Sebastopol, CA--It can be hard to leave the familiar behind, no matter how enticing the unknown may be, especially when it comes to computers. Why spend the time and energy futzing with a new system--and risk losing valuable information--when you're getting by with the old one? Since Apple released the latest version of its operating system, Mac OS X, many Windows users have been tempted to make the switch, especially since the computer industry is such that new advances make upgrading to new software and hardware inevitable every few years anyway. Mac OS X is not only a hit among traditional Mac fans, the system has attracted longtime PC users. Apple's iApps--iMovie, iPhoto, iTunes, iDVD, iCal, and more--add urgency to the desire to cross platforms to take advantage of the array of useful tools available for Mac users only. However, lack of logistical information has been a serious roadblock, preventing many a potential Mac convert from taking the technical leap. Switching to the Mac: The Missing Manual (O'Reilly/Pogue Press, US $24.95) takes the questions, dread, and frustration out of moving to the Mac.
Switching to the Mac is a subject near and dear to author David Pogue's heart. Pogue, a bestselling Mac author ("Mac OS X: The Missing Manual"), co-wrote "Crossing Platforms" years ago for O'Reilly in an effort to smooth user transition between Mac and Windows. "Switching to the Mac is not all sunshine and bunnies," admits Pogue. "The Macintosh is a different machine, running a different operating system--and built by a company with a different philosophy. But there's never been a better time to make the switch."
Much of Apple's success in converting Windows users to Mac OS X is owing to Mac's new ability to operate in the Windows-centric business world. Microsoft Office for Mac OS X already creates identical Word, Excel, and PowerPoint files. With the latest version of Mac OS X, Macs and Windows PCs can see each other on a network without so much as a single mouse-click of setup or extra software. That means that people away from the office can effortlessly use a Mac to access their Windows-managed network and share files with PCs.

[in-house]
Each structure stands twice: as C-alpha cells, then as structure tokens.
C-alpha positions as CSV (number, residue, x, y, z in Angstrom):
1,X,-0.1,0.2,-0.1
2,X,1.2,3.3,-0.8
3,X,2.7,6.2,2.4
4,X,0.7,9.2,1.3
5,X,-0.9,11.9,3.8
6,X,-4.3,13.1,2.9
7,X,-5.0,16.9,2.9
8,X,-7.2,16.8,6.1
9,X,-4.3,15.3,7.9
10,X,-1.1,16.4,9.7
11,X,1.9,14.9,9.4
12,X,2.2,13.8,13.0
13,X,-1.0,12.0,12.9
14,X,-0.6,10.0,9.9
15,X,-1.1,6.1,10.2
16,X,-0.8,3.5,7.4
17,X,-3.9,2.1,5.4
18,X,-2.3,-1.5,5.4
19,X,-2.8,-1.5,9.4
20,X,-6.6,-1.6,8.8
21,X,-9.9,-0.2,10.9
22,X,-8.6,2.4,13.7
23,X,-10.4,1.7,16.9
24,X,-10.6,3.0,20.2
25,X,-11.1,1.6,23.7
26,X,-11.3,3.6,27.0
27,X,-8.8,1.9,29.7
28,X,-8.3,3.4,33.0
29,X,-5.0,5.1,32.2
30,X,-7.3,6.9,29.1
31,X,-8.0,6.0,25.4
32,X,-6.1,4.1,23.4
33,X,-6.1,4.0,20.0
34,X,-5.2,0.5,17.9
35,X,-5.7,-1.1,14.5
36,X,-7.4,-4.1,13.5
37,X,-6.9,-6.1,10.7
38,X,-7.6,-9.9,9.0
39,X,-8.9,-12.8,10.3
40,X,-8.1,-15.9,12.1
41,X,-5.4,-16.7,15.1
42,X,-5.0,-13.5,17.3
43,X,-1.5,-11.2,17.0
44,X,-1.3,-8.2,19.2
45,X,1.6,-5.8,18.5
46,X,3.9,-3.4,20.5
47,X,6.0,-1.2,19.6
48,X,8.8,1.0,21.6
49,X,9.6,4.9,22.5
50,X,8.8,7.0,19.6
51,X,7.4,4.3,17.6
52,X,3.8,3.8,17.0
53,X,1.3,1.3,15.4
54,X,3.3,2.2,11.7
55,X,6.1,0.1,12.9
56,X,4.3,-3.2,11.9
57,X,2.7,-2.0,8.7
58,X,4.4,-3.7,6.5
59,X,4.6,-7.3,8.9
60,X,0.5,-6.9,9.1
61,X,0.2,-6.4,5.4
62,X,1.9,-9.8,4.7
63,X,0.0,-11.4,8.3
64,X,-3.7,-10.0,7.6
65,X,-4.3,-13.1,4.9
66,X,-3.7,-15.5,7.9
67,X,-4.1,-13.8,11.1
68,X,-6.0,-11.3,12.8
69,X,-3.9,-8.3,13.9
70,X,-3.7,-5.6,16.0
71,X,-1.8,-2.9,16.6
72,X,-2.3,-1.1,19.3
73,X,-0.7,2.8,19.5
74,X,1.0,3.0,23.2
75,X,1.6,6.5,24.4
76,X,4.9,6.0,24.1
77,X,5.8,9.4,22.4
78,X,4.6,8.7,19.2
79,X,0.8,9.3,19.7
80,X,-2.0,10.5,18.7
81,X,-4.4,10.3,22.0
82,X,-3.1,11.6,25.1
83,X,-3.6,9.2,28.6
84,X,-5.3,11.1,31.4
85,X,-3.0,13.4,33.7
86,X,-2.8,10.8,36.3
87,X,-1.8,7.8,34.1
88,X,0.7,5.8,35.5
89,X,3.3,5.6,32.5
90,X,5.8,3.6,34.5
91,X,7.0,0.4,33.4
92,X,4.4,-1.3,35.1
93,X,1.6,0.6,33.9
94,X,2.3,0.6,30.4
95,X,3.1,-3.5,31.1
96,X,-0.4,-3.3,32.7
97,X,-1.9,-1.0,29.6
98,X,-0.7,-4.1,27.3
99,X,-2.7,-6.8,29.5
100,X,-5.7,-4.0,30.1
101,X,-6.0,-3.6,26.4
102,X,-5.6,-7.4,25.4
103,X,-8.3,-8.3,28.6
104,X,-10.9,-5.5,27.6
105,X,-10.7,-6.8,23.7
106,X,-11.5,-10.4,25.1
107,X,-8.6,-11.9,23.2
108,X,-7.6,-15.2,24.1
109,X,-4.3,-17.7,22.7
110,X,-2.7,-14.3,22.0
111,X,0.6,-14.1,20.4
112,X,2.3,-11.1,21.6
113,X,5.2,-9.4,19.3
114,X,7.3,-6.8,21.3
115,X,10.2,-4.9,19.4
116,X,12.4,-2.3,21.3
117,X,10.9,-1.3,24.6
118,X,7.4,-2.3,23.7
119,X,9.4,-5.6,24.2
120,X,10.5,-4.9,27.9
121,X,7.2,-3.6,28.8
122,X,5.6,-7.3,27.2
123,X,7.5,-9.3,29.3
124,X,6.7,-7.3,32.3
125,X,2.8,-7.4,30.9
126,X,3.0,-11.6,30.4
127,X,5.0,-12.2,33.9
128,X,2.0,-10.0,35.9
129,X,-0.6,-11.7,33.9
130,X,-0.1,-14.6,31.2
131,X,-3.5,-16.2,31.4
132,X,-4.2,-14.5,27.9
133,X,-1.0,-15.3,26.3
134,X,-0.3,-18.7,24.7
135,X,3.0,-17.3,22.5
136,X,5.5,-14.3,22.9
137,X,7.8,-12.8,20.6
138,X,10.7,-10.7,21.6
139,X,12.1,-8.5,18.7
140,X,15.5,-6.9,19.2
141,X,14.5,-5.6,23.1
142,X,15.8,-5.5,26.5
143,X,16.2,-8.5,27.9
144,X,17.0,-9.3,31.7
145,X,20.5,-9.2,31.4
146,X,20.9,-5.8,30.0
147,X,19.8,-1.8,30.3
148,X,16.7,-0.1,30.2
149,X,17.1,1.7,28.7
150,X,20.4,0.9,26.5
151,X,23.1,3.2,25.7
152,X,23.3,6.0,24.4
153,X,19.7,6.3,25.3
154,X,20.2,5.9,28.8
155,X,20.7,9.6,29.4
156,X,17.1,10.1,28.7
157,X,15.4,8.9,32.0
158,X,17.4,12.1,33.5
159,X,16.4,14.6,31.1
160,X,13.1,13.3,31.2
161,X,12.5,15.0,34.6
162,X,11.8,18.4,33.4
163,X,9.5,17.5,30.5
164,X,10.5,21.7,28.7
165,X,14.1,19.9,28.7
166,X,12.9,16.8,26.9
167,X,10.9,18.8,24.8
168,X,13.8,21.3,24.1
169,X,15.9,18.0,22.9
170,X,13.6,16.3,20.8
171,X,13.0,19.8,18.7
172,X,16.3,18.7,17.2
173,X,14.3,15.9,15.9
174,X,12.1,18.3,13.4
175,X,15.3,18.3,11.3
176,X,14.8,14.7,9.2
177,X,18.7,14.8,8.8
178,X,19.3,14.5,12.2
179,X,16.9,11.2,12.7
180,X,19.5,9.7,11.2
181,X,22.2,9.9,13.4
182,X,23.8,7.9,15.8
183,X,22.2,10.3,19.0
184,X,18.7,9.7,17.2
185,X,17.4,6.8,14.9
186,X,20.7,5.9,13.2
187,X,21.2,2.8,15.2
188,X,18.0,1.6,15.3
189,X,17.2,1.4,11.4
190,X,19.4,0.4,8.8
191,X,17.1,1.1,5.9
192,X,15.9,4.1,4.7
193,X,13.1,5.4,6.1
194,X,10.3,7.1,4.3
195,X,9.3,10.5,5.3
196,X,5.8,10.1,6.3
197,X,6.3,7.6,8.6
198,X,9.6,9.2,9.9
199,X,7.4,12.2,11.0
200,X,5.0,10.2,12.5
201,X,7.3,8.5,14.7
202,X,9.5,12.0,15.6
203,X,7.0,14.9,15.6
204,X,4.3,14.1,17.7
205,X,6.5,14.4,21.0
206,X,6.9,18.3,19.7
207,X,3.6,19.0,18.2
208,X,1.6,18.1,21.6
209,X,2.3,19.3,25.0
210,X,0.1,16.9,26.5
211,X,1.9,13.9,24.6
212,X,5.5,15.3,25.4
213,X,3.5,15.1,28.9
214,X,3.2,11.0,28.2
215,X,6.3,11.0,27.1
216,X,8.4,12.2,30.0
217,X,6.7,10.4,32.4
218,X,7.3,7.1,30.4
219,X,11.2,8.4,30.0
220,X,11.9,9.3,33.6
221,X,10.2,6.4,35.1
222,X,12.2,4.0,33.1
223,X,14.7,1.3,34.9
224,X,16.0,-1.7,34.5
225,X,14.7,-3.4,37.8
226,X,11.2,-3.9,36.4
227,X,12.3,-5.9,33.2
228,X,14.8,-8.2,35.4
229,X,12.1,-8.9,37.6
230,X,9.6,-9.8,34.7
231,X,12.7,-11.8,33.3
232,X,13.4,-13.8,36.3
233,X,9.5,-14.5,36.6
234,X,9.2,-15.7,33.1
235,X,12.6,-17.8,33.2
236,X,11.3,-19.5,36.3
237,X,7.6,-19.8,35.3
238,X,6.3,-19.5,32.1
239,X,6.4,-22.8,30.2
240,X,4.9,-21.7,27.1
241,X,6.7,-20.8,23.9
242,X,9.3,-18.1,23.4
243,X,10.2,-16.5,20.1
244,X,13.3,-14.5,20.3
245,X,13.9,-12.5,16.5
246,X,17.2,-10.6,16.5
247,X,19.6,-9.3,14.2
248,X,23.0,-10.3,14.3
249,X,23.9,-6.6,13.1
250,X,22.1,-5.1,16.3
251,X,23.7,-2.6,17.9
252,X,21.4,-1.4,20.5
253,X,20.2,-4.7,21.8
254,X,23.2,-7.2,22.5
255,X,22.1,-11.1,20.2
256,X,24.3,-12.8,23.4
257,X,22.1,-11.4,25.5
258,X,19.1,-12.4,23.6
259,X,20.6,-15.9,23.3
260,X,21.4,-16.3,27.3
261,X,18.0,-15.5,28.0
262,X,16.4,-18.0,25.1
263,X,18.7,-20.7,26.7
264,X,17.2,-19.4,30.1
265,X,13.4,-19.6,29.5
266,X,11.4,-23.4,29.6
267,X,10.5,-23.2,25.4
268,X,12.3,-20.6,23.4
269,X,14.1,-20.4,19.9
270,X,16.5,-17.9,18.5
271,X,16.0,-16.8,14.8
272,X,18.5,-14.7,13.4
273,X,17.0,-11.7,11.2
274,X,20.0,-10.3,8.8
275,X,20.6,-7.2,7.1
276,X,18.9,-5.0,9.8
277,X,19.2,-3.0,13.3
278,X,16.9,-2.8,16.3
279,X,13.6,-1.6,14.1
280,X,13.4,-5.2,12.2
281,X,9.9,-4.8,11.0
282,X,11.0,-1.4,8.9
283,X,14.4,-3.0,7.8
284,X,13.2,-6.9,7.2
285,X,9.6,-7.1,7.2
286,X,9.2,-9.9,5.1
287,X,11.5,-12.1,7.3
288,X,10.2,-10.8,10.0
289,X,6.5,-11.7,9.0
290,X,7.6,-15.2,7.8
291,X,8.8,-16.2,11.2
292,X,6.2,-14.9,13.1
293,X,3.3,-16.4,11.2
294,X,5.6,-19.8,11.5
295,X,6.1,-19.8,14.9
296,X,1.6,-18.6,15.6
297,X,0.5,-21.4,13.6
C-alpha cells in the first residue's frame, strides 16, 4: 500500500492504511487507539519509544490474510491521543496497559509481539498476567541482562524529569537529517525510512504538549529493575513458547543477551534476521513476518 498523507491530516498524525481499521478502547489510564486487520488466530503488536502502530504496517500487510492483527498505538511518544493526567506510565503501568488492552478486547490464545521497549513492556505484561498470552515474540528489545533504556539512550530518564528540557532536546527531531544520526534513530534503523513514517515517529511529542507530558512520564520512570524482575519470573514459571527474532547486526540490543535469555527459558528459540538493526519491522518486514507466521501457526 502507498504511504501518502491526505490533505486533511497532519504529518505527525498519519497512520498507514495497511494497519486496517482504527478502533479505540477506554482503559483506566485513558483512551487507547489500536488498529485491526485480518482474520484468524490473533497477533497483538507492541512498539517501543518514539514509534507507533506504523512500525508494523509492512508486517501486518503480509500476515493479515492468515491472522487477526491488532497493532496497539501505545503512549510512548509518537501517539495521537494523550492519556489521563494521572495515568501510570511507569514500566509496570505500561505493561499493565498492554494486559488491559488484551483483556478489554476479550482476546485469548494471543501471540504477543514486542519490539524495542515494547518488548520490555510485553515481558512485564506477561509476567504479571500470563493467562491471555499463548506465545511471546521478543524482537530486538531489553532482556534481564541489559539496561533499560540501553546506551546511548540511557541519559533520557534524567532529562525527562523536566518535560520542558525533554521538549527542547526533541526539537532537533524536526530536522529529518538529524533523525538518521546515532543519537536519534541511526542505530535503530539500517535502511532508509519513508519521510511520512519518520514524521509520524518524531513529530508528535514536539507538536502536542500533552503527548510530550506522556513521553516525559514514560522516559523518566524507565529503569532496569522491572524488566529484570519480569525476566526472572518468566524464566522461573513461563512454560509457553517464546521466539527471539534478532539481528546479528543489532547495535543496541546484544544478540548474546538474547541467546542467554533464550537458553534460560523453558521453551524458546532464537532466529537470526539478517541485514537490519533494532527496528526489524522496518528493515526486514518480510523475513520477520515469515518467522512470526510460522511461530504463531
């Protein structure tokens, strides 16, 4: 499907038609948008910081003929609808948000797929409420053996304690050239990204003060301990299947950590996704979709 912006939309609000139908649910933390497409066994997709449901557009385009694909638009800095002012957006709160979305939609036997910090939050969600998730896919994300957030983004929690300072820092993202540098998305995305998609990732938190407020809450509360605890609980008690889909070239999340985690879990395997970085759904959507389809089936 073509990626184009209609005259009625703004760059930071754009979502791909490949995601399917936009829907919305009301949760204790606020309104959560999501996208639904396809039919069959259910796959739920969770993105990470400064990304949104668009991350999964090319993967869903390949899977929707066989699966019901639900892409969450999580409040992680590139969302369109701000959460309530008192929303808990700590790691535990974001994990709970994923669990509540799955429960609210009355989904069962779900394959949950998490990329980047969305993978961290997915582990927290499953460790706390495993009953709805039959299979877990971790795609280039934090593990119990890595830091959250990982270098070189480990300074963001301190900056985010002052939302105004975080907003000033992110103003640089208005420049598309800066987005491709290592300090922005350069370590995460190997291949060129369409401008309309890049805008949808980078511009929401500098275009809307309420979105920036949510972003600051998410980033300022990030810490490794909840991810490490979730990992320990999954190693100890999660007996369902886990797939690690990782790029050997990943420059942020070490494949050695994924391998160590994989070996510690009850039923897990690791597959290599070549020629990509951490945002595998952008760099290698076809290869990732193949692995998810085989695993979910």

With his trademark humor and jargon-free prose, Pogue thoroughly addresses how Windows users can make a relatively trouble-free switch to Mac OS X. Issues explained include adapting to Mac versions of programs such as Microsoft Office, FileMaker, Photoshop, and Quicken; finding familiar controls in the new system; setting up a network to share files with PCs and Macs; and adapting old printers, scanners, and other peripherals. "Switching to the Mac: The Missing Manual" groups the steps into five parts:
Welcome to the Mac: how it's different, windows and icons, the Dock and its environs, and programs and documents
Moving In: transferring files and email/contacts, special software issues, and hardware
Making Connections: getting online, the mail and address book, and web and chat programs
Putting Down Roots: accounts, system preferences, and freebie programs
Appendixes: Appendix A covers installation and troubleshooting. An important part of this book is Appendix B, the "Where'd It Go?" Dictionary, which includes an alphabetical listing of every familiar Windows feature, and where readers can find its equivalent in Mac OS X. Appendix C is a list of the Master OS X Keystrokes
One of the only guides available for switching from Windows to Mac OS X, "Switching to the Mac: The Missing Manual" is a concise, entertaining book that shows Mac converts who would rather switch than fight how to make the move quickly and easily.
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